Ramanujam, J. - The points involved in all these writ petitions are the same, though the prayers asked for in them very, since the facts in all the cases are substantially the same it will suffice if we refer to the facts in W.P. No. 1316 of 1980.
2. The assessee in W.P. No. 1316 of 1980 is a partner in certain firms and in his wealth-tax assessment proceedings the WTO directed the valuation of some of the properties of the firms by the authorised valuer for the purpose of ascertaining the value of the interest of the assessee in the firms for the assessment of wealth-tax. At that stage the assessee came to this Court for the issue of a writ of prohibition restraining the WTO from proceedings to complete the wealth-tax assessment for the relevant assessment year on the basis of the valuation given by the valuer in respect of some of the assets of the various firms in which the assessee was a partner. According to the petitioner assessee, a partner of a firm cannot claim any share in a particular item of the asset of a partnership and he is entitled to claim his share only after valuing the entire assets and liabilities of the partnership. Thus, the challenge made by the petitioner in the writ petition is as regards the validity of s. 16A of the WT Act and the relevant rules which enable the WTO to refer the valuation of any specified item of the partnership for wealth-tax purpose. To the similar effect are the other writ petitions. These writ petitions were resisted by the Revenue.
3. At the time of the filing of the writ petitions, the petitioner filed miscellaneous petitions for stay of the assessment proceeding based on the valuation report given by the valuer. This Court granted interim stay and because of the orders of stay, granted at the instance of the petitioners, the assessments have not been made for the various assessment years, involved in these writ petitions.
4. Subsequent to the filling of the writ petitioners, the Supreme Court has rendered a decision on the same question in Juggilal Kamlapat Bankers v. WTO : 145ITR485(SC) . It is seen from the said decision that a similar argument, as has been put forward in these cases, was put forward before the Allahabad High Court and the Allahabad High Court rejected the said argument on the ground that it was not always necessary for the WTO to quantify and value the interest of a partner on the basis of the balance-sheet, since the balance-sheet method may not be binding or conclusive and therefore the statute has rightly given discretion to the WTO to value the individual assets of the partnership and refer the valuation of such individual assets to the Valuation Officer. The said decision of the Allahabad High Court has been affirmed by the Supreme Court in the above decision. According to the Supreme Court, a partners interest in a firm is a property or asset liable to be included in the net wealth of the partner and as such it is exigible to wealth-tax under the Act and once that position is accepted, it is clear that such assets will have to be valued for the purpose of wealth tax and the method of valuation of such interest has to be done only according to r. 2(1) of the WT Rules and r. 2(1) read with s. 7 of the Act will clearly enable the WTO to refer the question of valuation of any asset of the partnership to the Valuation Officer under s. 16A of the Act. Thus, the Supreme Court has held that the primary method of determining the value of assets for the purposes of the WT Act is the one indicated in s. 7(1), inasmuch as it provides that the value of any asset other than cash shall for the purposes of the Act be estimated to be its market price on the valuation date, that sub-s. (2) of s. 7 directs that in the case of business for which accounts are maintained by the assessee regularly, the WTO may instead of determining separately the valuation of each asset held by the assessee in such business as whole having regard to its balance-sheet or make such adjustments therein as may be prescribed. But the WTO is also entitled to proceed on the alternative basis of no valuing the business as a whole but taking the value of individual assets and working out the value of the partners share in all the times belonging to the partnership and making due provisions for the liabilities etc. In this view, the Supreme Court has upheld the provisions of the WT Act which enable the WTO to refer the valuation of an asset of a partnership to the authorised valuer for the purpose of bringing to charge the interests of a partner in the partnership firm. The said decision of the Supreme Court squarely governs these cases as well and in the face of the said decision the contentions advanced by the ld. counsel for the petitioners cannot be upheld. Faced with the said judgment of the Supreme Court, the learned counsel for the petitioners, after seeing the difficulty in his way, has prayed for permission to withdraw the writ petitions. We, therefore, dismissed all the writ petitions as withdrawn. There will be no order as to costs.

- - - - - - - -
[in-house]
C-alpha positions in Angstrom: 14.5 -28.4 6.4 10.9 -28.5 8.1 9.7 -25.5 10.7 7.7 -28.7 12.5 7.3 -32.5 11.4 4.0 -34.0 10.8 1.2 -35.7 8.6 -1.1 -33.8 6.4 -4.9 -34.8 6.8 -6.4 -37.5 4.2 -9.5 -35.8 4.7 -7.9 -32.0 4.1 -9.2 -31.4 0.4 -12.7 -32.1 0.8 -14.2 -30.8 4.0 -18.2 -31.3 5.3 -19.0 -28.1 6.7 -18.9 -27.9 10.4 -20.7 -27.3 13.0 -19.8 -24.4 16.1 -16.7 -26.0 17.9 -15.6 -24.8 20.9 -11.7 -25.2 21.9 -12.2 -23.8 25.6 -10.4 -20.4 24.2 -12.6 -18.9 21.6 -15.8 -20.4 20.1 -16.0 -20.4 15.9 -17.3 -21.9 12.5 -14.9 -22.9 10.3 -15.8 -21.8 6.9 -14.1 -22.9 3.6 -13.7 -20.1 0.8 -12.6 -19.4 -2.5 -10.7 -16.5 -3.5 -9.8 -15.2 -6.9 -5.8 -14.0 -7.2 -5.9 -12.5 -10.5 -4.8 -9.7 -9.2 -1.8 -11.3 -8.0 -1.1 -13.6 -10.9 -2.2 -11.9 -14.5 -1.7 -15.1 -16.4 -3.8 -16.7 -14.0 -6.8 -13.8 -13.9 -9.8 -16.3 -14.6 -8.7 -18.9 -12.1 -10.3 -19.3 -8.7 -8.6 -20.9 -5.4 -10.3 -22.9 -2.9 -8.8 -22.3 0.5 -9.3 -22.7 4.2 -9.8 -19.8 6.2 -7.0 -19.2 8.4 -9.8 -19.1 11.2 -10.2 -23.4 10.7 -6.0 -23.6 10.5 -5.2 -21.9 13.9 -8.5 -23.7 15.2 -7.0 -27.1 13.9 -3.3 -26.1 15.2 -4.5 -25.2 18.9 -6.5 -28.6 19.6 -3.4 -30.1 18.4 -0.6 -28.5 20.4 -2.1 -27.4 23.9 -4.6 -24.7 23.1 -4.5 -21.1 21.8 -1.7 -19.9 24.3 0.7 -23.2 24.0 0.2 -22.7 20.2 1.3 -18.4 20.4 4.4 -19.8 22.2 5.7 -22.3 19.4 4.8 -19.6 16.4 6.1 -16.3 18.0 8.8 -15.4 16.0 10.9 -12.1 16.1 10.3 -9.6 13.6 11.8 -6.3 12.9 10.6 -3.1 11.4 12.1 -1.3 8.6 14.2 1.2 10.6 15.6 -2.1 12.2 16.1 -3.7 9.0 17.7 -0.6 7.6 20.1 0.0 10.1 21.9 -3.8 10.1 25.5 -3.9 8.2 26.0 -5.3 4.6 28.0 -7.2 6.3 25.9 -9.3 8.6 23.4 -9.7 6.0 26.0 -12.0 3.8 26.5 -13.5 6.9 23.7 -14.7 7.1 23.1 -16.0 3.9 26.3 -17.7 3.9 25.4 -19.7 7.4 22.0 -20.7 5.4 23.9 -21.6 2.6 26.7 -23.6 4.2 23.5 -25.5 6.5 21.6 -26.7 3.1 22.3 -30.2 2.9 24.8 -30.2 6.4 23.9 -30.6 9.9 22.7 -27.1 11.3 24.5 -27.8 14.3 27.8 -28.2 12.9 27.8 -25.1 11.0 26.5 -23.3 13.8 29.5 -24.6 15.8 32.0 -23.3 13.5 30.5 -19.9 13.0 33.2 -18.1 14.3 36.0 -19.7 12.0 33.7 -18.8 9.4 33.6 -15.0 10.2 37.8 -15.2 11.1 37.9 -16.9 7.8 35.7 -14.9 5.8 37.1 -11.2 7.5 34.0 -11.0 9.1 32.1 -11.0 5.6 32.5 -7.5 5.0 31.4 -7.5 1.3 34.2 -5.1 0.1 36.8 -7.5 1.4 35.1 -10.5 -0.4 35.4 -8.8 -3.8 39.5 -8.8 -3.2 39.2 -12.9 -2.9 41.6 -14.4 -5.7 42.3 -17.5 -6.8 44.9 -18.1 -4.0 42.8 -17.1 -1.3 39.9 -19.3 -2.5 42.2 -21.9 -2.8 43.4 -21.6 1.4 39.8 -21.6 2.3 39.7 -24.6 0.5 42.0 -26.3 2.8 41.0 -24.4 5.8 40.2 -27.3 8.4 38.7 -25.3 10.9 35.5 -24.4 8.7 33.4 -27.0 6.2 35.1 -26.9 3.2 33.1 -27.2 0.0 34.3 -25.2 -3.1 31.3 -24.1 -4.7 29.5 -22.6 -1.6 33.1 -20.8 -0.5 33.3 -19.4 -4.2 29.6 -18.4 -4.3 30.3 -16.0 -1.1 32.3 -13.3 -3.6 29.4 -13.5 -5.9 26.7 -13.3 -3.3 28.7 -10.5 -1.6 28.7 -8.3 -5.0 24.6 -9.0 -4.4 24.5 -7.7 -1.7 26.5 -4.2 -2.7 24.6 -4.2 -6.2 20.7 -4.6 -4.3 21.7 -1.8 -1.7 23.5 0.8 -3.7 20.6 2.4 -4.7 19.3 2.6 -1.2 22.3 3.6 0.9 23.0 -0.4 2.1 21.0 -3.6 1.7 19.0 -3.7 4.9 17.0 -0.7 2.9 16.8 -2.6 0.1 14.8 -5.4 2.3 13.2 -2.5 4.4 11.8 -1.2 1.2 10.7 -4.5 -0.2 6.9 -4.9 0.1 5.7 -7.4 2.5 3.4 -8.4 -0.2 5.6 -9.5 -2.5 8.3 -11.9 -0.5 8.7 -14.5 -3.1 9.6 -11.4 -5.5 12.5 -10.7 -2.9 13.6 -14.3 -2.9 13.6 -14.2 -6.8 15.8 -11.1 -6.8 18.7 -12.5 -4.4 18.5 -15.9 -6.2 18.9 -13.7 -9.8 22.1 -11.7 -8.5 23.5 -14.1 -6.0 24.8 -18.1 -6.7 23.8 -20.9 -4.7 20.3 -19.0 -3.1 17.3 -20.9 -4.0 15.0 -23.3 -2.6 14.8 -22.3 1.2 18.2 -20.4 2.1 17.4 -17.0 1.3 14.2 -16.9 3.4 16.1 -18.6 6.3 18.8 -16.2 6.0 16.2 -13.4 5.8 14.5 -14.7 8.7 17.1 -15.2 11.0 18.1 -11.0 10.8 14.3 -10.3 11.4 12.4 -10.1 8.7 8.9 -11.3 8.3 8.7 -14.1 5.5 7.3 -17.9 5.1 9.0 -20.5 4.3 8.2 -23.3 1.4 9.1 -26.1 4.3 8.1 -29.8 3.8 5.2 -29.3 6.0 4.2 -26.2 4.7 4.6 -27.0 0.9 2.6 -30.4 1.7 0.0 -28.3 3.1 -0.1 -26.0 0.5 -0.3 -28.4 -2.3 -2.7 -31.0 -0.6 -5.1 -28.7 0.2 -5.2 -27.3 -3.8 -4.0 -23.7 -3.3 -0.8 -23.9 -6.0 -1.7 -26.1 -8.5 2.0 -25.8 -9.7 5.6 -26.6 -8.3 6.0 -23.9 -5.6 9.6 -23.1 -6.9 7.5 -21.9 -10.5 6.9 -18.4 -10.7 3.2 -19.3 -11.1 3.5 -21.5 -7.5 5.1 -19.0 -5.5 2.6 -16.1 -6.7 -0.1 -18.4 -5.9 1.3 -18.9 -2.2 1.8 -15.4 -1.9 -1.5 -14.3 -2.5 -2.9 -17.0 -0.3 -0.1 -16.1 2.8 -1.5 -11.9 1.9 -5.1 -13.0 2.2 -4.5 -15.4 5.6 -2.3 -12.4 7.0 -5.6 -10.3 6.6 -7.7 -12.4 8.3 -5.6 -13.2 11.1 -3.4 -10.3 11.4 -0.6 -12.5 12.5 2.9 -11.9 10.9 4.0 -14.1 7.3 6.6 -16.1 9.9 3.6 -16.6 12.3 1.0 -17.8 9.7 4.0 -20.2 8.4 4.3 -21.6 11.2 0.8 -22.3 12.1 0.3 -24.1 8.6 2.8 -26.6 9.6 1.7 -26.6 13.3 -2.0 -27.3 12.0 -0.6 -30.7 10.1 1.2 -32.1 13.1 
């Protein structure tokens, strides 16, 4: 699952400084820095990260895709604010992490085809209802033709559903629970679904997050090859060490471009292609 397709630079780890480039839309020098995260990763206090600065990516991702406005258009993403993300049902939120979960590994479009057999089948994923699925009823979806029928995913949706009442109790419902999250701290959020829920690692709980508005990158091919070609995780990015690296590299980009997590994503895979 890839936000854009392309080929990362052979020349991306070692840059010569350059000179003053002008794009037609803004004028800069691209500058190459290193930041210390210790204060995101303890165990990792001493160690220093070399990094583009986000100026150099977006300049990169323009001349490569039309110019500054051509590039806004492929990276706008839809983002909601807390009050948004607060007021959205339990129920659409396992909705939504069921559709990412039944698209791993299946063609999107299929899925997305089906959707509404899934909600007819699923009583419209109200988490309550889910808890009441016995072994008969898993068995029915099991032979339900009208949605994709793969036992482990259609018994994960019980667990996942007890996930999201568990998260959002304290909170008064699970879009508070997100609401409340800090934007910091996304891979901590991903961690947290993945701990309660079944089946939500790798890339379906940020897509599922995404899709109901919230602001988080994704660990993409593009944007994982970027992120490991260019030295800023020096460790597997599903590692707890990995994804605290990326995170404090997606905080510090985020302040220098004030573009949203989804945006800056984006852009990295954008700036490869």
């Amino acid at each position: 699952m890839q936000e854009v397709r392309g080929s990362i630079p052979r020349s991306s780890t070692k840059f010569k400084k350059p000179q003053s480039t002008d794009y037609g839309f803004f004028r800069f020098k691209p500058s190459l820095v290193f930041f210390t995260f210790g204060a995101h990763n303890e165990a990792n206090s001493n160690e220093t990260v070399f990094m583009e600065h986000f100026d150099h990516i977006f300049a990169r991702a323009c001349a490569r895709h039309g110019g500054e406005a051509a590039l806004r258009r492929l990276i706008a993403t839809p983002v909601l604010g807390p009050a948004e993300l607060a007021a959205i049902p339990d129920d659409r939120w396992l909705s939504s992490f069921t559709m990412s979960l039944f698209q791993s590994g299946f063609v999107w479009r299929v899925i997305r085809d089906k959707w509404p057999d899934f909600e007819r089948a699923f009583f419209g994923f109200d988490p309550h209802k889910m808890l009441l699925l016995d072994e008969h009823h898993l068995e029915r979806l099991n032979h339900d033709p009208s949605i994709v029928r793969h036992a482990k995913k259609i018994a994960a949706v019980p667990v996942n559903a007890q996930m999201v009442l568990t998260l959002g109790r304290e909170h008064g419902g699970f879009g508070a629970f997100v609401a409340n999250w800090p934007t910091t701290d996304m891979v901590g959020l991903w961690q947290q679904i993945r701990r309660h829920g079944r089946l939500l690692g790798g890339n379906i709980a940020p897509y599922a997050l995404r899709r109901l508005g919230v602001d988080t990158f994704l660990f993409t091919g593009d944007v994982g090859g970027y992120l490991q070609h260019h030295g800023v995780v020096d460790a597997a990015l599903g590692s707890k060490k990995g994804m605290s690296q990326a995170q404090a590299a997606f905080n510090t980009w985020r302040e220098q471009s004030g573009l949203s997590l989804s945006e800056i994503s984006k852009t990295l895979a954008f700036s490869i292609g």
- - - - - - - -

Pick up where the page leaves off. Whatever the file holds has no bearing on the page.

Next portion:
5. The ld. counsel for the Revenue at this stage seeks a direction or permission from this Court to complete the assessments in all cases under the WT Act by 31-12-1984. According to the ld. counsel if such permission is not granted to complete the assessments, the assessments in these cases will have to be completed within a period ranging from three weeks to two months, as the petitioners have approached this court by way of writ petitions and obtained orders of stay at the last minute thus preventing the WTO from completing assessments in time. The ld. counsel would contended that this Court has got power to extent the time for competing the assessments, notwithstanding the time limit prescribed under the Act. We do not see how this Court can possess such power in the instant cases where the petitioners have filed the writ petitions and they seek to withdraw the same on one ground or other. It is only in cases where some relief is granted to the petitioners, we have to pass consequential orders enabling the WTO to complete the assessments notwithstanding the limitation provided for under the Act for making the assessments, with a view to see that justice is rendered as between the parties. The reason for that is, where a Court, by passing an order of stay prevents the WTO from making an assessment and because of such stay the assessment could not be made within the time limit prescribed it is duty of the Court to put back the parties including the Revenue in their proper positions and it should be seen that the Revenue does not suffer. In these cases we have not granted any relief to the petitioners. No doubt it is true that this Court passed interim orders staying the completion of the wealth-tax assessments by the WTO. In view of this, this Court has to put back the parties in the same position as they were before the filing of the writ petitions. It is seen that even when the petitioner approached this Court for the issue of a writ in each, of these cases, the Revenue had only three weeks to two months time for completion of the assessments and therefore the Revenue cannot claim to be a better position merely because the petitioner have approached this Court by way of writ petitions and later withdrawn the same. Similarly the writ petitioner cannot be put to any disadvantage because they have approached this Court by way of writ petitions. The fair and proper order that can be passed in the circumstances is to direct the exclusion of the period during which the stay granted by this Court was operative. This is provided in s. 17A, Explanation (1)(ii). The learned counsel for the Revenue referred to the decision of the Supreme Court in Grindlays Bank Ltd. v. ITO : 122ITR55(SC) and that of this Court in Mangilal Jain v. Collector of Customs : 133ITR762(Mad) in support of the departments case that once the matter has come before this Court, this Court can extend the time to complete the assessment, notwithstanding the prohibition contained in the Act as to the time limit. We do not find any support from the above decisions for such a wide proposition. After going through the decision of the Supreme Court in Grindlays Bank Ltd. v. ITO : 122ITR55(SC) (supra), we find that it is only in case where the Court sets aside or cancels the order of assessment for some defect or other, the Court can grant time for making a fresh assessment even though the time limit for making such an assessment had already expired and that is not possible for this Court to ignore the statutory provision as to limitation and extend the time for making the assessment merely because the party has come before this Court even before the completion of the assessment. In this view of the matter, we merely say that s. 17A, Explanation 1(ii) will operate and that means the Revenue has to complete the assessments in these cases as per law, after excluding the period during which the stay granted by this Court was operative.